I don't want to know each and everything in C++, but I wan't to know what do I need to be able to Code a good big app like Notepad++?

I mean what it takes to be a best C++ expert?
(Or how did the Ancient Dragon became expert ;) )
Thanks guys & girls

7 Years
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Last Post by firstPerson

An education in programming helps. But most of all: *a lot* of practice. The best thing is to have a job in the C++-field, because you can pick up a lot form co-workers and you'll constantly get new projects which will push the boundaries of your knowledge.


Despite working as a programmer for several years, I wouldn't consider myself an expert per se. I'm still learning new things every day. But I'd have to echo what niek_e said and say that the main thing you need on the road to becoming an expert is experience with the language.

Some kind of formal qualification or degree in an IT/Software related discipline would also help, but is by no means essential!
I'm getting along fine without a degree, but I do hold a vocational qualification in 'C', which actually helped get me into my first junior C++ programmer position.

Anyway, the main thing is experience.

Experience can be gained through:
Designing and writing your own applications - This goes without saying. Although, I find that debugging your own programs is the most useful experience of all!

Looking at open source code - Possibly even contributing some code to an open source project. Any code submitted to an open source project is usually scrutinised by several other members of that project. So they'll point out any flaws in your code/logic and will give you good pointers on how to improve your code.

Participating in forums - like here on daniweb. Beyond just posting your own problems, check out the C++ forums and take a look at the code other people are posting and try to solve their problems yourself...Even if you don't feel confident enough to post an attempt at a solution, take a look and try to solve it anyway, it'll help you no end!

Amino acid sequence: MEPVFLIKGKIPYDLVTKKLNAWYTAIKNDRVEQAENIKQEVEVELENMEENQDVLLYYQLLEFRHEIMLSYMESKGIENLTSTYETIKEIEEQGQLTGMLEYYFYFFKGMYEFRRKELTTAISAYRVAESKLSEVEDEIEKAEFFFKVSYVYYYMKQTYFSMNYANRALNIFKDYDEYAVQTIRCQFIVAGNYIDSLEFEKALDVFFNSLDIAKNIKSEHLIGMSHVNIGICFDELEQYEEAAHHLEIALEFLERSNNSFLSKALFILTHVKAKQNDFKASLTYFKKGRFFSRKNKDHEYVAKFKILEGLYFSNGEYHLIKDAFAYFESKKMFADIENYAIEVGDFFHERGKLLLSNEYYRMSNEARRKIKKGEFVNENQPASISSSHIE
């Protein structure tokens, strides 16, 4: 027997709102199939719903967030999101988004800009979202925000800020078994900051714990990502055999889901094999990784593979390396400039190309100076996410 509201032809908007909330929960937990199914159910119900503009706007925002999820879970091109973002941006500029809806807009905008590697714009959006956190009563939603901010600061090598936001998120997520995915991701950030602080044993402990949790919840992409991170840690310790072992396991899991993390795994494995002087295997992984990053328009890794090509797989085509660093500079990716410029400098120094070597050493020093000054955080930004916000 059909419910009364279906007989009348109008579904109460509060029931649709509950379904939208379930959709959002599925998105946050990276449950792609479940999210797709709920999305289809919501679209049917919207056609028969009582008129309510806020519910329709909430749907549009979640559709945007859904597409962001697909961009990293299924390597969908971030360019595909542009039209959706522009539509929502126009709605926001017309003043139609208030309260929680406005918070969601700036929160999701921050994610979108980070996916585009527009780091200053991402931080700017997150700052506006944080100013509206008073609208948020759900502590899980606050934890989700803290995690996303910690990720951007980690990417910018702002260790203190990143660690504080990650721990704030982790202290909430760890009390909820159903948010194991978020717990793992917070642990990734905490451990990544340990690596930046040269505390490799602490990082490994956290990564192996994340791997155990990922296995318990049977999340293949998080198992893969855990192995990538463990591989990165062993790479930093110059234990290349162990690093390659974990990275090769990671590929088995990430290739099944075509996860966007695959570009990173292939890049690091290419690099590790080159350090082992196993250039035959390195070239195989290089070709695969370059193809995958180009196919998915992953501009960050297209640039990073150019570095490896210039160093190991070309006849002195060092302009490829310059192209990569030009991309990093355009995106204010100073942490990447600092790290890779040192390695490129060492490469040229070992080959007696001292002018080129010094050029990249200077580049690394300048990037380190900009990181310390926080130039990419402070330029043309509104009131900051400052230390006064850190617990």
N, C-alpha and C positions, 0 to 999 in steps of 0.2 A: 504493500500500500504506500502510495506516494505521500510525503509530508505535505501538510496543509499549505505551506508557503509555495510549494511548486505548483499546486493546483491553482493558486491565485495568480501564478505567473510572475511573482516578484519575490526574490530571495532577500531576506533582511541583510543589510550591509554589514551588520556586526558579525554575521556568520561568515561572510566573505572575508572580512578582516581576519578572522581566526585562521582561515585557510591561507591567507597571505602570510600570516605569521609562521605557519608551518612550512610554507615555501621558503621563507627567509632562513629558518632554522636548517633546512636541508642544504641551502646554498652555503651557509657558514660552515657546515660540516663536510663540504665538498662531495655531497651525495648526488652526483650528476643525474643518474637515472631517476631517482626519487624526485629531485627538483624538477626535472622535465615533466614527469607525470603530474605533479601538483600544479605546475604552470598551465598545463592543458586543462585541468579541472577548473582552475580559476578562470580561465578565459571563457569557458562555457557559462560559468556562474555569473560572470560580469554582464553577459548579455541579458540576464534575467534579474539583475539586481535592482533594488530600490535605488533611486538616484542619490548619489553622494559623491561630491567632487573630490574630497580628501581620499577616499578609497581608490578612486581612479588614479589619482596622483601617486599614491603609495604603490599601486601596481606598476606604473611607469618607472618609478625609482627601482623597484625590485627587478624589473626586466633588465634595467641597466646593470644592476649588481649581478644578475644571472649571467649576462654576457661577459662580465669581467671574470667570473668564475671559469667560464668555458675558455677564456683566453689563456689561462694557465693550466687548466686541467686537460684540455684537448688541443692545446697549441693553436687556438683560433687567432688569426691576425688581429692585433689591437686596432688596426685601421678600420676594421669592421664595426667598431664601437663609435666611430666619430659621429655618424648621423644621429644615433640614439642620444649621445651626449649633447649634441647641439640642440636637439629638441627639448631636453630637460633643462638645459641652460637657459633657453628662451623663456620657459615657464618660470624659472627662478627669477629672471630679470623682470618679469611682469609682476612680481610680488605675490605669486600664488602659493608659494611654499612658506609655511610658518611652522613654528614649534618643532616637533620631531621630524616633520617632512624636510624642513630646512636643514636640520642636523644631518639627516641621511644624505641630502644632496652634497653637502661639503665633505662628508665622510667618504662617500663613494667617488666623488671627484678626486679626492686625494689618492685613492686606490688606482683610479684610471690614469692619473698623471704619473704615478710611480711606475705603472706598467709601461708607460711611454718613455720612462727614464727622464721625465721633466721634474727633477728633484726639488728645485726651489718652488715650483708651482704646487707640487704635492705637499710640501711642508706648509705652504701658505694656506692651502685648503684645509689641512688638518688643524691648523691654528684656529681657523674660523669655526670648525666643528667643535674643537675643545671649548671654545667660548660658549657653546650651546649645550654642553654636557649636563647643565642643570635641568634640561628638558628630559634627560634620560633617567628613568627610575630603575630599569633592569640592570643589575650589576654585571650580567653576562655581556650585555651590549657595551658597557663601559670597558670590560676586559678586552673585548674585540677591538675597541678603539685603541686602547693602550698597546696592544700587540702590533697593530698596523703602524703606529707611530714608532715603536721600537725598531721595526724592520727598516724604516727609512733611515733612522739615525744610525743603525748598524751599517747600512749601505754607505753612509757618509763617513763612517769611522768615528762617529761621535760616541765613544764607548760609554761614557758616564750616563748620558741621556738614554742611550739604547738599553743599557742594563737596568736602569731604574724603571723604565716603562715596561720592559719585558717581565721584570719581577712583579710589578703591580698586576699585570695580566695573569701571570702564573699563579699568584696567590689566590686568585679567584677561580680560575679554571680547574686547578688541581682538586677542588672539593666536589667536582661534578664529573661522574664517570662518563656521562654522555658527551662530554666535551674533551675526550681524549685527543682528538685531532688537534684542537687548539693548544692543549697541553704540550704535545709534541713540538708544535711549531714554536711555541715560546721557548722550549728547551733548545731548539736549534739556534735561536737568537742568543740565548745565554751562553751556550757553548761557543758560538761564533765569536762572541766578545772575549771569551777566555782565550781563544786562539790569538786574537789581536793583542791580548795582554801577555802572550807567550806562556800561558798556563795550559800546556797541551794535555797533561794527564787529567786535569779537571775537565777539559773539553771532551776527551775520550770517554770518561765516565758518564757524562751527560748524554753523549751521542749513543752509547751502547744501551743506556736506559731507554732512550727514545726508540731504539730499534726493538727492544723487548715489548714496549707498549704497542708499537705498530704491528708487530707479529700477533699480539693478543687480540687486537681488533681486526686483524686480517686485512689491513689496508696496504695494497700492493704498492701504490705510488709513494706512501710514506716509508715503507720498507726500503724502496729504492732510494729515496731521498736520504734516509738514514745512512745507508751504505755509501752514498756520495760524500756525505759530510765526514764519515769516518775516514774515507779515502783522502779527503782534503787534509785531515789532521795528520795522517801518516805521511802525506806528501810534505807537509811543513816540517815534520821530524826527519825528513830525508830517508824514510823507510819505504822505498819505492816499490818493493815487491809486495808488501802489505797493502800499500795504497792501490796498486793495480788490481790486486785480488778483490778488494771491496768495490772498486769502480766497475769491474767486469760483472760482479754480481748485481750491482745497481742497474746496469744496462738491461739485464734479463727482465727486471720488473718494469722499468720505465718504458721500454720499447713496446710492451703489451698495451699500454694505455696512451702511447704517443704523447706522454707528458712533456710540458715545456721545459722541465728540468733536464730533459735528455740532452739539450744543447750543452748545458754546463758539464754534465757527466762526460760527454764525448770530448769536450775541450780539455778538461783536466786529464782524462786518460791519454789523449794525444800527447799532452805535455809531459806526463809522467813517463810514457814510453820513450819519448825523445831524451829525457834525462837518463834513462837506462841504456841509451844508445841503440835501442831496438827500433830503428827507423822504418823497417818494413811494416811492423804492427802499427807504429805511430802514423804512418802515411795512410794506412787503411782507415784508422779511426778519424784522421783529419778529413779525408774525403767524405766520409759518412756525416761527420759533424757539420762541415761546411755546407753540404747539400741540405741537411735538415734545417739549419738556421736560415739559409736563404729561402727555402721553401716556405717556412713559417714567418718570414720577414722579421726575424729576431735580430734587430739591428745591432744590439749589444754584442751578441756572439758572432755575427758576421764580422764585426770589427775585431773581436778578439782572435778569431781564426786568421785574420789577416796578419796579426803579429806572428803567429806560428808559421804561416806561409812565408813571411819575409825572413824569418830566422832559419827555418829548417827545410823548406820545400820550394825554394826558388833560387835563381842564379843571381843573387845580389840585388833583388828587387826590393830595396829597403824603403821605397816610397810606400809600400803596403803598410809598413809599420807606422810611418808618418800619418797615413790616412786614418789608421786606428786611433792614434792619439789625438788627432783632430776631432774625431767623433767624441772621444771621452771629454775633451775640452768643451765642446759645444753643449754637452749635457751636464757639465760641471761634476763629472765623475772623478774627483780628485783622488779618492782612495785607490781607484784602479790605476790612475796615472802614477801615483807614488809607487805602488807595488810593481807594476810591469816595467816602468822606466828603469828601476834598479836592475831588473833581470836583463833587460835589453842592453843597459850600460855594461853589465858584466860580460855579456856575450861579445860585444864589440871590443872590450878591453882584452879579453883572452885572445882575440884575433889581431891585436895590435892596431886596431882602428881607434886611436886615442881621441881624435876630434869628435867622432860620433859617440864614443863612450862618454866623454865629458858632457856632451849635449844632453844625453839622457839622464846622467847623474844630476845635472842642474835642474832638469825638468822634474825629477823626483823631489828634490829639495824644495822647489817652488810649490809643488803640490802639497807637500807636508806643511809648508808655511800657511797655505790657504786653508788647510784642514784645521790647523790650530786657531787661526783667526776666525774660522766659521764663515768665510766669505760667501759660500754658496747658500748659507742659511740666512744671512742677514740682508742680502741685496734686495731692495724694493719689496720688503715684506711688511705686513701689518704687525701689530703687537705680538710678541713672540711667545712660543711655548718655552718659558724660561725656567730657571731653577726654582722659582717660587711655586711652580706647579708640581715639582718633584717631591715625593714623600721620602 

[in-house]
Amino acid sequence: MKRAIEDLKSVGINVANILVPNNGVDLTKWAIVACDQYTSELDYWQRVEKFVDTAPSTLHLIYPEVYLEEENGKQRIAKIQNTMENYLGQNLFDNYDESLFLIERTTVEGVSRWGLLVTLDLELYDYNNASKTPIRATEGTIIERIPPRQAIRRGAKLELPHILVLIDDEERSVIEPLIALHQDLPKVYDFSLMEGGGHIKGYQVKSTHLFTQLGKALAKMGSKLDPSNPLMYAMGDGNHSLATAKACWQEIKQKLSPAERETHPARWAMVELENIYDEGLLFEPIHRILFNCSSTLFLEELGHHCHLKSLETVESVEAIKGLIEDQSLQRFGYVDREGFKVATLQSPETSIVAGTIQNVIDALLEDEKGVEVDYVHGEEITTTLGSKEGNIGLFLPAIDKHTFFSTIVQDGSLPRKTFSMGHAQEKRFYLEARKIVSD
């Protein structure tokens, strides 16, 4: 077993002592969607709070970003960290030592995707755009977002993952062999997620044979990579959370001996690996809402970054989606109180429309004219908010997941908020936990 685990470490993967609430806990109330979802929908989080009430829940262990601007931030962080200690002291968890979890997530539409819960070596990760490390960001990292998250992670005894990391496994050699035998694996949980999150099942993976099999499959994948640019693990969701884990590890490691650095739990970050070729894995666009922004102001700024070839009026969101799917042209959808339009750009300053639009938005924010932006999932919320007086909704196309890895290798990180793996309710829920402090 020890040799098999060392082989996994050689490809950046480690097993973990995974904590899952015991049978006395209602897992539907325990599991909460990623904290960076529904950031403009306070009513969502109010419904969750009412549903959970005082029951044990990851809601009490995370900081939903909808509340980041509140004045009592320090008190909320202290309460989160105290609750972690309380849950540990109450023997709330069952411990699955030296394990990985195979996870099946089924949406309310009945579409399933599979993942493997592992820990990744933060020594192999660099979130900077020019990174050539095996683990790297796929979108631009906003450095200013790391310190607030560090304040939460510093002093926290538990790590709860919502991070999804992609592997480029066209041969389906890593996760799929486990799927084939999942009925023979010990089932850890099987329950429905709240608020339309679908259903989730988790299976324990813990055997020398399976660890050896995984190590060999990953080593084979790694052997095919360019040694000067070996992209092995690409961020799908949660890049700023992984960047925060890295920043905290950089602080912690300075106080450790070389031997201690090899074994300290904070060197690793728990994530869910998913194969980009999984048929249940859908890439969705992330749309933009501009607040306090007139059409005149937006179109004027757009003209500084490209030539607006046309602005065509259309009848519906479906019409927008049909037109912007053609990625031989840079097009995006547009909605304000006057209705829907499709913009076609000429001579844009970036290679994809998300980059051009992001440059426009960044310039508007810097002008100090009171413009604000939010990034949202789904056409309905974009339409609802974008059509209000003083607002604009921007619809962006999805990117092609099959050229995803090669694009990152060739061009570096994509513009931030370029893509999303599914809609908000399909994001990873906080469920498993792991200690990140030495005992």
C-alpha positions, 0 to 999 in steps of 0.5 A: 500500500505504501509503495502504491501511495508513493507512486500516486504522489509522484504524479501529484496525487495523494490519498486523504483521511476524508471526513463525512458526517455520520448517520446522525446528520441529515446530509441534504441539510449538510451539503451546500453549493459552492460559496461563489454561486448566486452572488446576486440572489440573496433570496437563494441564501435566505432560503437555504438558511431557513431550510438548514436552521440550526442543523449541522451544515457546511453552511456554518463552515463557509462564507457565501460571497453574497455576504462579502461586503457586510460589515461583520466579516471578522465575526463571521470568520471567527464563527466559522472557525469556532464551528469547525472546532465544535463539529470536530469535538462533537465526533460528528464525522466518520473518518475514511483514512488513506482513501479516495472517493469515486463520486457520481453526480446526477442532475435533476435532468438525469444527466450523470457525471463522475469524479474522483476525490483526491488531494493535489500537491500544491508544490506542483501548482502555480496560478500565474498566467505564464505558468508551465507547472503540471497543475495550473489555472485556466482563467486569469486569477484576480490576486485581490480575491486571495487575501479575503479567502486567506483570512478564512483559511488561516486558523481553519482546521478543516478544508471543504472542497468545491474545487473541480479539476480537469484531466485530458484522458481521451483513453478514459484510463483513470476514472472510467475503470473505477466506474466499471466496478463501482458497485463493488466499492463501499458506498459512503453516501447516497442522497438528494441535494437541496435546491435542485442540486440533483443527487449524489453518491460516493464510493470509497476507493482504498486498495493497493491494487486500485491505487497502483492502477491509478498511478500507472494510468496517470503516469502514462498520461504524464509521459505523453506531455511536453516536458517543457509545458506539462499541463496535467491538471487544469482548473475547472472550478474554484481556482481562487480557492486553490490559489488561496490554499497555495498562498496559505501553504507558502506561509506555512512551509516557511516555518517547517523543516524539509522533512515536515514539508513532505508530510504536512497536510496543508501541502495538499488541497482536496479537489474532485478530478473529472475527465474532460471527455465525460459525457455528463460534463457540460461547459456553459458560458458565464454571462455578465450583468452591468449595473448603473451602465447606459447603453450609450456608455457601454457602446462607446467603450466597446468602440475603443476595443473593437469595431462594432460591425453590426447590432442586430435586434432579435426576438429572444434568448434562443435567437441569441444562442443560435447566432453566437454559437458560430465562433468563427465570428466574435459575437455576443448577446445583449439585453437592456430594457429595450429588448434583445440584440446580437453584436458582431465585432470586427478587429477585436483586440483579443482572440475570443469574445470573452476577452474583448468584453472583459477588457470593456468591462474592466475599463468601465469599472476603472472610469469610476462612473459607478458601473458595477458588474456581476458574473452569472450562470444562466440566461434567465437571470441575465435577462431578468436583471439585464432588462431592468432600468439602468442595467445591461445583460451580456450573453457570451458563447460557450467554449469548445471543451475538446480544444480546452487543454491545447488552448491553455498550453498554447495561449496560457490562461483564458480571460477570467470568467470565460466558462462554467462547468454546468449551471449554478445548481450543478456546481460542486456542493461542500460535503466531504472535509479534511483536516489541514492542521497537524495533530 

Granted, most people post pretty newbish problems, but there are a few head-scratchingly mind-melting doozies from time to time! And even then, if you haven't got a clue how to solve it...Keep an eye on the thread. Somebody else may post some insight and you just might learn something new!

Also as with contributing code to an open source project, code posted on a forum will inevitably be reviewed by other users on the forum if the code isn't up to scratch (and Daniweb is no exception!)

Finally On the job experience - If you can get a job as a C++ programmer (even as a junior) then you'll find yourself hitting the ground and running in no time. Not to mention making loads of mistakes and rapidly learning from them!
Again, code is often reviewed by your peers, so you'll be learning constantly from some of the best in the business!

I hope that is of some help.
Cheers for now,

Edited by JasonHippy: n/a

Votes + Comments
Thanks for the info

Thanks guys for good advices and are good. Actually I'm working in Telecommunication Engineering Field as an Engineer. So Programming is Just my hobby. Nevertheless I want to be expert, though I don't want to know everything

More advices?


Well other than what's already been mentioned, reading as many technical C++ books as you can get hold of might also help.

I'm not going to mention any books here though because there's a sticky at the top of the C++ forum that has loads of book titles posted in it. I think most of the must-have C++ classics are listed there!

Cheers for now,


>I don't want to know each and everything in C++
Good. That's probably an impossible goal anyway.

>I mean what it takes to be a best C++ expert?
Practice and a constant desire to improve. If you have the latter, you'll find resources to learn from. For example, nobody told me that university libraries are a great place for finding uncommon books on programming. It was just a random whim that turned out to be a fabulous idea.


Personally I do not find reading code much helpful. Its usually has little
comments, and if not written clearly, then its not-comprehensible. I don't
get out of it as much as if I would from reading books, ASKING
QUESTIONS, coding or doing other things. But I do once in a while read
code, usually the stl code of whats available, or from some really smart
people that tries to explain certain things.

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